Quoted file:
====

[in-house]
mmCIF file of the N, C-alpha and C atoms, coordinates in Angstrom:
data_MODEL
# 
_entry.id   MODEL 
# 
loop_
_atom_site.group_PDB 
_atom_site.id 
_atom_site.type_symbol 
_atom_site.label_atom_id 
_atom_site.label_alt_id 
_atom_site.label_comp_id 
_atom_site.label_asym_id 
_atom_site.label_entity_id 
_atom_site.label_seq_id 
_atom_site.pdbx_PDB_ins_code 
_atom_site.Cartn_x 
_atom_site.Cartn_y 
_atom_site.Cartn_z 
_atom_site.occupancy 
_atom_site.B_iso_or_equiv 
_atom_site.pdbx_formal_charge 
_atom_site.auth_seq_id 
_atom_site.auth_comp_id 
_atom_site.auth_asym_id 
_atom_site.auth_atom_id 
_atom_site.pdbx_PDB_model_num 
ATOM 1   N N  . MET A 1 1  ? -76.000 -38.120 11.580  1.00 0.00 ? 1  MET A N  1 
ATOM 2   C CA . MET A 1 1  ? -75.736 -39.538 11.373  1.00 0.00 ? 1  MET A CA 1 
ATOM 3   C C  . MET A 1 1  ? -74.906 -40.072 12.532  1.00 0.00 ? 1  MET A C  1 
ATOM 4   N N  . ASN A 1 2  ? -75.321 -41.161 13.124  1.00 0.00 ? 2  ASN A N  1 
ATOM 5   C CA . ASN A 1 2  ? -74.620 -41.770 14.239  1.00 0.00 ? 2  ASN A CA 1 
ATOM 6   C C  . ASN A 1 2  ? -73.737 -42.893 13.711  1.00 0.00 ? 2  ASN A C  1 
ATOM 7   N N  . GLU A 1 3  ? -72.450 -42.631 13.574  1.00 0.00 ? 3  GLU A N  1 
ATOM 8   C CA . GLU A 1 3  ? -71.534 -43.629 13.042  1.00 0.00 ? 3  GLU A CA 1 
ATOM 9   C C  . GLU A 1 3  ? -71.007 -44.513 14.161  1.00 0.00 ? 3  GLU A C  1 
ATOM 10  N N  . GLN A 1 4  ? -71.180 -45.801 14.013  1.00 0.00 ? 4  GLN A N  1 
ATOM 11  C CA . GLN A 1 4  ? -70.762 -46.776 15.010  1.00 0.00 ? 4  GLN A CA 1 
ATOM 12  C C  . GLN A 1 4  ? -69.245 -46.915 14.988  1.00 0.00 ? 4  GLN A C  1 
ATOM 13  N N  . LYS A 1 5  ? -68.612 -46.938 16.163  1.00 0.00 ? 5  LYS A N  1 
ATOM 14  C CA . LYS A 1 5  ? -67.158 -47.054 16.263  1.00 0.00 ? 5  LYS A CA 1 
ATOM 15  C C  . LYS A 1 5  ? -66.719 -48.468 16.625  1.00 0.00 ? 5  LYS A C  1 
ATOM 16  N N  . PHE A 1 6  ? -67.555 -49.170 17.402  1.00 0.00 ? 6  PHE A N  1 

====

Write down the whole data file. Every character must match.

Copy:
[in-house]
mmCIF file of the N, C-alpha and C atoms, coordinates in Angstrom:
data_MODEL
# 
_entry.id   MODEL 
# 
loop_
_atom_site.group_PDB 
_atom_site.id 
_atom_site.type_symbol 
_atom_site.label_atom_id 
_atom_site.label_alt_id 
_atom_site.label_comp_id 
_atom_site.label_asym_id 
_atom_site.label_entity_id 
_atom_site.label_seq_id 
_atom_site.pdbx_PDB_ins_code 
_atom_site.Cartn_x 
_atom_site.Cartn_y 
_atom_site.Cartn_z 
_atom_site.occupancy 
_atom_site.B_iso_or_equiv 
_atom_site.pdbx_formal_charge 
_atom_site.auth_seq_id 
_atom_site.auth_comp_id 
_atom_site.auth_asym_id 
_atom_site.auth_atom_id 
_atom_site.pdbx_PDB_model_num 
ATOM 1   N N  . MET A 1 1  ? -76.000 -38.120 11.580  1.00 0.00 ? 1  MET A N  1 
ATOM 2   C CA . MET A 1 1  ? -75.736 -39.538 11.373  1.00 0.00 ? 1  MET A CA 1 
ATOM 3   C C  . MET A 1 1  ? -74.906 -40.072 12.532  1.00 0.00 ? 1  MET A C  1 
ATOM 4   N N  . ASN A 1 2  ? -75.321 -41.161 13.124  1.00 0.00 ? 2  ASN A N  1 
ATOM 5   C CA . ASN A 1 2  ? -74.620 -41.770 14.239  1.00 0.00 ? 2  ASN A CA 1 
ATOM 6   C C  . ASN A 1 2  ? -73.737 -42.893 13.711  1.00 0.00 ? 2  ASN A C  1 
ATOM 7   N N  . GLU A 1 3  ? -72.450 -42.631 13.574  1.00 0.00 ? 3  GLU A N  1 
ATOM 8   C CA . GLU A 1 3  ? -71.534 -43.629 13.042  1.00 0.00 ? 3  GLU A CA 1 
ATOM 9   C C  . GLU A 1 3  ? -71.007 -44.513 14.161  1.00 0.00 ? 3  GLU A C  1 
ATOM 10  N N  . GLN A 1 4  ? -71.180 -45.801 14.013  1.00 0.00 ? 4  GLN A N  1 
ATOM 11  C CA . GLN A 1 4  ? -70.762 -46.776 15.010  1.00 0.00 ? 4  GLN A CA 1 
ATOM 12  C C  . GLN A 1 4  ? -69.245 -46.915 14.988  1.00 0.00 ? 4  GLN A C  1 
ATOM 13  N N  . LYS A 1 5  ? -68.612 -46.938 16.163  1.00 0.00 ? 5  LYS A N  1 
ATOM 14  C CA . LYS A 1 5  ? -67.158 -47.054 16.263  1.00 0.00 ? 5  LYS A CA 1 
ATOM 15  C C  . LYS A 1 5  ? -66.719 -48.468 16.625  1.00 0.00 ? 5  LYS A C  1 
ATOM 16  N N  . PHE A 1 6  ? -67.555 -49.170 17.402  1.00 0.00 ? 6  PHE A N  1 